Every week, the workers at Tom Cat bakery in Queens proudly serve their city their freshly baked loaves, but they’re asking people across the city for once to give up their daily bread this Friday. Instead, they want fellow New Yorkers to stand in solidarity with them and feed the resistance, because Homeland Security is getting ready to raid their kitchen.
Since March, the workers have baked under a cloud of fear. The management has told them to present proper employment papers by April 21 or be fired. Coming amid President Trump’s anti-immigrant crackdown, workers are fighting for their jobs and the lives they’ve made in this country. With or without legal status, workers have a better way of proving their right to stay.
At a rally in front of the bakery earlier this month, backed by local lawmakers and activists, Tom Cat worker Librada Antigua proclaimed, “The Trump administration may want us to disappear, but we’re not leaving our children for anything. Our unity is our strength, and our commitment is to victory.”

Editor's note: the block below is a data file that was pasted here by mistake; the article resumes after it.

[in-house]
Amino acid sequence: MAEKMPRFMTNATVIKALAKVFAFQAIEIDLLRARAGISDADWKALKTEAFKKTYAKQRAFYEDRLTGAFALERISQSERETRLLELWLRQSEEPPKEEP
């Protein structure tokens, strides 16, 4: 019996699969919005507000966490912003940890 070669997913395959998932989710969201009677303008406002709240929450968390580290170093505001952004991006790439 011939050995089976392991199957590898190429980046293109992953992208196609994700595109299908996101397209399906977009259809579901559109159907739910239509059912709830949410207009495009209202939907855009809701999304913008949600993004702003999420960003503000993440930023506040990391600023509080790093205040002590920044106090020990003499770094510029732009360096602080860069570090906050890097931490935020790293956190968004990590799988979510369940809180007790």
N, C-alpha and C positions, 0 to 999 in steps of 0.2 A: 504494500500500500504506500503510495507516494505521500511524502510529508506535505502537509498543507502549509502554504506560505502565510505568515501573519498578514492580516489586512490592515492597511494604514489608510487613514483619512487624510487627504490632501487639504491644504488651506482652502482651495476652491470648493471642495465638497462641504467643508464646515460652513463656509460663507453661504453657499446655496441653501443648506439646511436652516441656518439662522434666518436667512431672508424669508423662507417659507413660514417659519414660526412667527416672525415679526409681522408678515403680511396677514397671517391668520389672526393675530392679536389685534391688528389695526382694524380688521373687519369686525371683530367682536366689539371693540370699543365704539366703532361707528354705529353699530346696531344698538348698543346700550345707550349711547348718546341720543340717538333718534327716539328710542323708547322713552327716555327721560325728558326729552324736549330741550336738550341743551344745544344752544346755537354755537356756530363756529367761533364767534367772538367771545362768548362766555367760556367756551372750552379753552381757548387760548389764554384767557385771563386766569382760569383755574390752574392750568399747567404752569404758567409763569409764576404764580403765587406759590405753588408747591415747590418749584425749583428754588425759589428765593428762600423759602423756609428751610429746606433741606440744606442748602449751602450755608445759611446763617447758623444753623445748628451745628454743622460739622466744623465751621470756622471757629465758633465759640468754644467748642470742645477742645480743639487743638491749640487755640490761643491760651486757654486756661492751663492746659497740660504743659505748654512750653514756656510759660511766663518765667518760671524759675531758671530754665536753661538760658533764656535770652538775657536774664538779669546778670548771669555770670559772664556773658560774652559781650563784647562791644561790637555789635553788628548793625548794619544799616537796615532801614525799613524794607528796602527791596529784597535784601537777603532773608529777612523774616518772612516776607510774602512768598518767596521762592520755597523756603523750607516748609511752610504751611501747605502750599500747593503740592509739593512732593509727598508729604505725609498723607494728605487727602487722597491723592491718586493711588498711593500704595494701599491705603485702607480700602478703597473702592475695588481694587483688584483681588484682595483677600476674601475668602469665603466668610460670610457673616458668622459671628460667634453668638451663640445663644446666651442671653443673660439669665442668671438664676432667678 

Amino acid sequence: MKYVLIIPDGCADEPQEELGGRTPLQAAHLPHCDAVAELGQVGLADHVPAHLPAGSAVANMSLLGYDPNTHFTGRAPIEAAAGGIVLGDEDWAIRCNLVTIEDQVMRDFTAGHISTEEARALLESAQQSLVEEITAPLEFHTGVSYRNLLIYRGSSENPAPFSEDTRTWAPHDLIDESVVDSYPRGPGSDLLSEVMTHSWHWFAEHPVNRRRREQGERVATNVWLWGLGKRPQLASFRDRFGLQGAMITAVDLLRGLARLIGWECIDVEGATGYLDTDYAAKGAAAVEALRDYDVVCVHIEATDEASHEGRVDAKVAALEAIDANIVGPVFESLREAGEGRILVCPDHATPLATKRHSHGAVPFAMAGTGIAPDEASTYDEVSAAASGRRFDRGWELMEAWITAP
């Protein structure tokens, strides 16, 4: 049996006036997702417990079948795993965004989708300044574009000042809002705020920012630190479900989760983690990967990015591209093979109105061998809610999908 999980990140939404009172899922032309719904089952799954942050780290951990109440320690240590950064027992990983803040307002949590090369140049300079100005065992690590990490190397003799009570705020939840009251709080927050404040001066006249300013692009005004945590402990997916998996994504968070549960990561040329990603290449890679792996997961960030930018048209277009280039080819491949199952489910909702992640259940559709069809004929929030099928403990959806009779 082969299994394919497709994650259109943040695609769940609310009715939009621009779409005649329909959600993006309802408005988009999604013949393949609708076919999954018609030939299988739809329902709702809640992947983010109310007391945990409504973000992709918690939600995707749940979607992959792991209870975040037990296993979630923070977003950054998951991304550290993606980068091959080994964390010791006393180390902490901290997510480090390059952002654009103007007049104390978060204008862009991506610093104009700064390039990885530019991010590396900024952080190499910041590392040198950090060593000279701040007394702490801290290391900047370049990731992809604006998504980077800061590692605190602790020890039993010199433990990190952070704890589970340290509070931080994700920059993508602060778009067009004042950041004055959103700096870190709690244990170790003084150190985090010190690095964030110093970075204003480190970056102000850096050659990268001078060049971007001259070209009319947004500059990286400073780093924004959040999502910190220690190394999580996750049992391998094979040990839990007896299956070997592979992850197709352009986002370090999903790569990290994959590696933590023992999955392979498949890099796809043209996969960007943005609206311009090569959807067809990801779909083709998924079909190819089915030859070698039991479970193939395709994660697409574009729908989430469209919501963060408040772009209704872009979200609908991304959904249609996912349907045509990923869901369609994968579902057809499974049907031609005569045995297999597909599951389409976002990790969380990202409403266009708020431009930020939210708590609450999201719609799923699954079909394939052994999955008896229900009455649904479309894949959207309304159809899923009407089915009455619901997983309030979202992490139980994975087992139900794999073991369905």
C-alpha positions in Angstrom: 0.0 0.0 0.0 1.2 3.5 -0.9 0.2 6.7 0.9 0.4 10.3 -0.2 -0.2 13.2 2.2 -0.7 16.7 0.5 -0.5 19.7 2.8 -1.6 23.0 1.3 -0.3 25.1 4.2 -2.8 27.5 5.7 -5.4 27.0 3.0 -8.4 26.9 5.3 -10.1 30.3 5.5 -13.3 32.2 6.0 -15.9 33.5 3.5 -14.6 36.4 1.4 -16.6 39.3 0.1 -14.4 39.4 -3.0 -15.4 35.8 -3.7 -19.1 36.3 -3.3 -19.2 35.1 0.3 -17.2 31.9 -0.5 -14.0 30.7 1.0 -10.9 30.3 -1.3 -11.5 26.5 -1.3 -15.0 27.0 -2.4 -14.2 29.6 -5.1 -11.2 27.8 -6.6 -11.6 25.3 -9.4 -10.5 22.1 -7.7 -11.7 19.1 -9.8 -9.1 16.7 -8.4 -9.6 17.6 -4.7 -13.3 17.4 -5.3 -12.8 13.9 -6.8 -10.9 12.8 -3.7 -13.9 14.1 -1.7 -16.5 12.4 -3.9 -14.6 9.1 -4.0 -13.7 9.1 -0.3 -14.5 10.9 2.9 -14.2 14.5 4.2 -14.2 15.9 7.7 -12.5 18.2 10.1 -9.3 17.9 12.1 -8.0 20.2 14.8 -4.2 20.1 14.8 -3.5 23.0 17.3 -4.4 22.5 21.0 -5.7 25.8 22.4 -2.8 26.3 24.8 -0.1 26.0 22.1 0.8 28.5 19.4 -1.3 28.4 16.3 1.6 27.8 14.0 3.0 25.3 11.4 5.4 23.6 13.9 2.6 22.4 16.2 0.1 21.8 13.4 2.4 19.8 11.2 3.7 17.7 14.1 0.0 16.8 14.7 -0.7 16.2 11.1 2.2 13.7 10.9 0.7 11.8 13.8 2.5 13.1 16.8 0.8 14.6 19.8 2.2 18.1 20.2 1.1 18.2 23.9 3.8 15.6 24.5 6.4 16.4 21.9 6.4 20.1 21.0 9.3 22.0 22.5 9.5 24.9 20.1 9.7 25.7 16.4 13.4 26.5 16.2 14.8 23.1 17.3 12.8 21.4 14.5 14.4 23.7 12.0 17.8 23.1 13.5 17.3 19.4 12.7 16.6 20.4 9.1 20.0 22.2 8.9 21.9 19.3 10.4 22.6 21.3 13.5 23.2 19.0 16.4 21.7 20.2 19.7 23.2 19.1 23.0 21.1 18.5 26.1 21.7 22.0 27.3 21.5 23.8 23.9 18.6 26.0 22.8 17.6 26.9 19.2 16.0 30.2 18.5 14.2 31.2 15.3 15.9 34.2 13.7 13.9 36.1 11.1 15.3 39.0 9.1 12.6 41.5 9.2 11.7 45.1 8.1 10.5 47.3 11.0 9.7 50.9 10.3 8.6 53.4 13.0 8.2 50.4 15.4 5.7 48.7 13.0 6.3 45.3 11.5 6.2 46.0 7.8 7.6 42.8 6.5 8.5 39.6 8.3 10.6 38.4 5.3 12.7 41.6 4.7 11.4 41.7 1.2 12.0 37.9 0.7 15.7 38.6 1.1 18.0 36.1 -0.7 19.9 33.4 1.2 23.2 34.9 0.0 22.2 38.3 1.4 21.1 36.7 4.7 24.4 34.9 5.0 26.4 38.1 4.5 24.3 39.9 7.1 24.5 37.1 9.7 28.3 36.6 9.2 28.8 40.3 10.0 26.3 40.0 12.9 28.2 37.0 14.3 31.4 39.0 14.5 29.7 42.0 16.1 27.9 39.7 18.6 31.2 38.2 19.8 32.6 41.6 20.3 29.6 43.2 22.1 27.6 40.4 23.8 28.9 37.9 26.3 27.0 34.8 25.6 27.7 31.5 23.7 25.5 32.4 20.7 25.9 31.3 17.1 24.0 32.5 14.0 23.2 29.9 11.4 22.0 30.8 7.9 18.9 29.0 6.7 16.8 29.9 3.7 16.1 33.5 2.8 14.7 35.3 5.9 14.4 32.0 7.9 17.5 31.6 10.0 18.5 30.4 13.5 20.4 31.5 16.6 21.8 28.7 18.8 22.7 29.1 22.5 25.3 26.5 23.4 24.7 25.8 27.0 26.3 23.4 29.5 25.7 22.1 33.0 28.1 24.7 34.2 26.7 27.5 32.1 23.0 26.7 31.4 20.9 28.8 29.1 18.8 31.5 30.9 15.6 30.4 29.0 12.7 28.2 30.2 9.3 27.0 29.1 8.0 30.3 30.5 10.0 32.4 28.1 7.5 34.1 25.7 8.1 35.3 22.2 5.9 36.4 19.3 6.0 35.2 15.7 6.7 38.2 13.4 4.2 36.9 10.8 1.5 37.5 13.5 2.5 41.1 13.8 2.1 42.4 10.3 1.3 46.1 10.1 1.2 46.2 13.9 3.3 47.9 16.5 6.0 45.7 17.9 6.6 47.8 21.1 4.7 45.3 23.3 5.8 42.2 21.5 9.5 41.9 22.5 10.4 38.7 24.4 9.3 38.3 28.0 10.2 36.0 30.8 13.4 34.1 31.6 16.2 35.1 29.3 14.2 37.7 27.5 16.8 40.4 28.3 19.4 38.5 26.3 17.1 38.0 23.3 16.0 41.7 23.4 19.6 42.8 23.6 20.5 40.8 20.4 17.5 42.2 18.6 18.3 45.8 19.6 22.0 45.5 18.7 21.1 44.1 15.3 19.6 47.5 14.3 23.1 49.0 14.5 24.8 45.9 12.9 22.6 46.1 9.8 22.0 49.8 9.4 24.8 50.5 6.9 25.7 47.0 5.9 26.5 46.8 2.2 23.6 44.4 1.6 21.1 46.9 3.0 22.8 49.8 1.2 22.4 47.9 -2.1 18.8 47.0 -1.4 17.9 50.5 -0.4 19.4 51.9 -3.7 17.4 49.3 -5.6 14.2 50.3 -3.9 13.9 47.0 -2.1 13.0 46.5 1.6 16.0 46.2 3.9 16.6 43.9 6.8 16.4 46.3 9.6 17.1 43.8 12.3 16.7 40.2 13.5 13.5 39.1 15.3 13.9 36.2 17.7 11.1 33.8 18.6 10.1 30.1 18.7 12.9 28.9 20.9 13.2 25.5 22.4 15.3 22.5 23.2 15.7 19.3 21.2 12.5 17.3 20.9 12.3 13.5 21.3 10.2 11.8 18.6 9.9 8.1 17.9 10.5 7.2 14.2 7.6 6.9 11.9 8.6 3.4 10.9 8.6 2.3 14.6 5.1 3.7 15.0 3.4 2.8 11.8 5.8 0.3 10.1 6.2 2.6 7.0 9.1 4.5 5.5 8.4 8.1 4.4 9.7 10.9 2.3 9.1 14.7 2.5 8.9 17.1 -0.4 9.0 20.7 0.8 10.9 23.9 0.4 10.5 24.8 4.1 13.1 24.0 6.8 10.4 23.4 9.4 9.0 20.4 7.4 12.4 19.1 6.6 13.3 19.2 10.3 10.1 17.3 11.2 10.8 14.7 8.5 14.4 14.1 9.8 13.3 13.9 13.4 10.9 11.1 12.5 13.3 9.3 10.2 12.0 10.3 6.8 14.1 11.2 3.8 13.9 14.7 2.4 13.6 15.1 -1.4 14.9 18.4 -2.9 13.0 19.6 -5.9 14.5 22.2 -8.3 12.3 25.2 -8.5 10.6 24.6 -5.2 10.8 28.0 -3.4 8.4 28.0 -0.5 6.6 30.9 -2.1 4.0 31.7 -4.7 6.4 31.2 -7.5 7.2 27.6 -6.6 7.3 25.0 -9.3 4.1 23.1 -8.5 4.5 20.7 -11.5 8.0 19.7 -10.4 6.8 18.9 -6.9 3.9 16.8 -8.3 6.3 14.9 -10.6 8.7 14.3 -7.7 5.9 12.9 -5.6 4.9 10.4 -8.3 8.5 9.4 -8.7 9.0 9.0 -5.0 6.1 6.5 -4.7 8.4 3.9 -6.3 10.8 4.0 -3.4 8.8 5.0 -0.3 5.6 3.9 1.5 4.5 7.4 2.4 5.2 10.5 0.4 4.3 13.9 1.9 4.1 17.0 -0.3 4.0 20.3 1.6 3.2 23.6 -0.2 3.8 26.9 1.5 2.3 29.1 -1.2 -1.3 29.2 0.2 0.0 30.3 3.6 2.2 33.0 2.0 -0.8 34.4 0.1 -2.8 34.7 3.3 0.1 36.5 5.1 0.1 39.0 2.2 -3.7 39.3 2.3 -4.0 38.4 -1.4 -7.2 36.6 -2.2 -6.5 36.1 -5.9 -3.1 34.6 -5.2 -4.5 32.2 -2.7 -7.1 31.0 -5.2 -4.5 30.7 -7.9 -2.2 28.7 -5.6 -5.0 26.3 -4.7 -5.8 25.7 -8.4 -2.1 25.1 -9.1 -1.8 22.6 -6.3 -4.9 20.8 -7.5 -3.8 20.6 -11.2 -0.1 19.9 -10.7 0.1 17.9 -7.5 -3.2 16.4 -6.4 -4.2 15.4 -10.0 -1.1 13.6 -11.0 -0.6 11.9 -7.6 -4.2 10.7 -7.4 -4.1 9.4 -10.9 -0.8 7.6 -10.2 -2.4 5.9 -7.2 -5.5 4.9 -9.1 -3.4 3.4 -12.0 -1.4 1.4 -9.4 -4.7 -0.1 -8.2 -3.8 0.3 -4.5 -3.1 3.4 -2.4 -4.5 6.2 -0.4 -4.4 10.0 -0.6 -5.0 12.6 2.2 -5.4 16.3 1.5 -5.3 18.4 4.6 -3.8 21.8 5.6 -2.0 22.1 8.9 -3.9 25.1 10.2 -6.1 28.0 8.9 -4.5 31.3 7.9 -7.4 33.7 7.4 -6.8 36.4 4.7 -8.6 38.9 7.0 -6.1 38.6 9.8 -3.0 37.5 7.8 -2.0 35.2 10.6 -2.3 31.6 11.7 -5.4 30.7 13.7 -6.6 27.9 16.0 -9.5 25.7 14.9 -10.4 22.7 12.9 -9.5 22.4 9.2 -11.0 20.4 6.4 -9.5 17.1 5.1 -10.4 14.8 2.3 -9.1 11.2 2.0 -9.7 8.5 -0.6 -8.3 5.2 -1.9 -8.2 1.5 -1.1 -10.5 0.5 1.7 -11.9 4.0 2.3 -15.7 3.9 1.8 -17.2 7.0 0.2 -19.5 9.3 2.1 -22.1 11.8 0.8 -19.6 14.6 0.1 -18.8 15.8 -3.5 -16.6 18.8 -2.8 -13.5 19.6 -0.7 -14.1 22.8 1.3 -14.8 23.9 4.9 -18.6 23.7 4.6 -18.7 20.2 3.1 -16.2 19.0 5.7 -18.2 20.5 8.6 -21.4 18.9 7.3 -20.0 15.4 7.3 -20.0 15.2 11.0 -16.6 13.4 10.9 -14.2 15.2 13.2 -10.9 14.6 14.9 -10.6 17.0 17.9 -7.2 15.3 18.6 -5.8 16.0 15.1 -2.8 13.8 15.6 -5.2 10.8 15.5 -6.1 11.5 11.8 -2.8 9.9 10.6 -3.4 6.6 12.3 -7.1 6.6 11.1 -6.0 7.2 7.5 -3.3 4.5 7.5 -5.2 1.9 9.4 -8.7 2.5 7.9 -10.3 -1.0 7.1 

The management initially eased up on the identification checks, allowing an extension from the original deadline to prepare their legal cases and brace for possible layoffs. But workers have nevertheless continued their campaign with the planned mass bread-fast protest to defend the targeted workers tomorrow. And beyond their immediate plight, Tom Cat’s workers are a canary in Trump’s coal mine as ICE intensifies its deportation drive, with a sharp rise in arrests of immigrants without criminal records reported in the New York region.
Meanwhile, Attorney General Jeff Sessions has threatened to cut off federal funding for cities that refuse to cooperate with federal immigration authorities. As local governments buck pressure from Homeland Security, the stand-off unfolds more subtly in local workplaces, which will be a frontline for testing employers’ willingness to resist Trump and face the political and legal risks.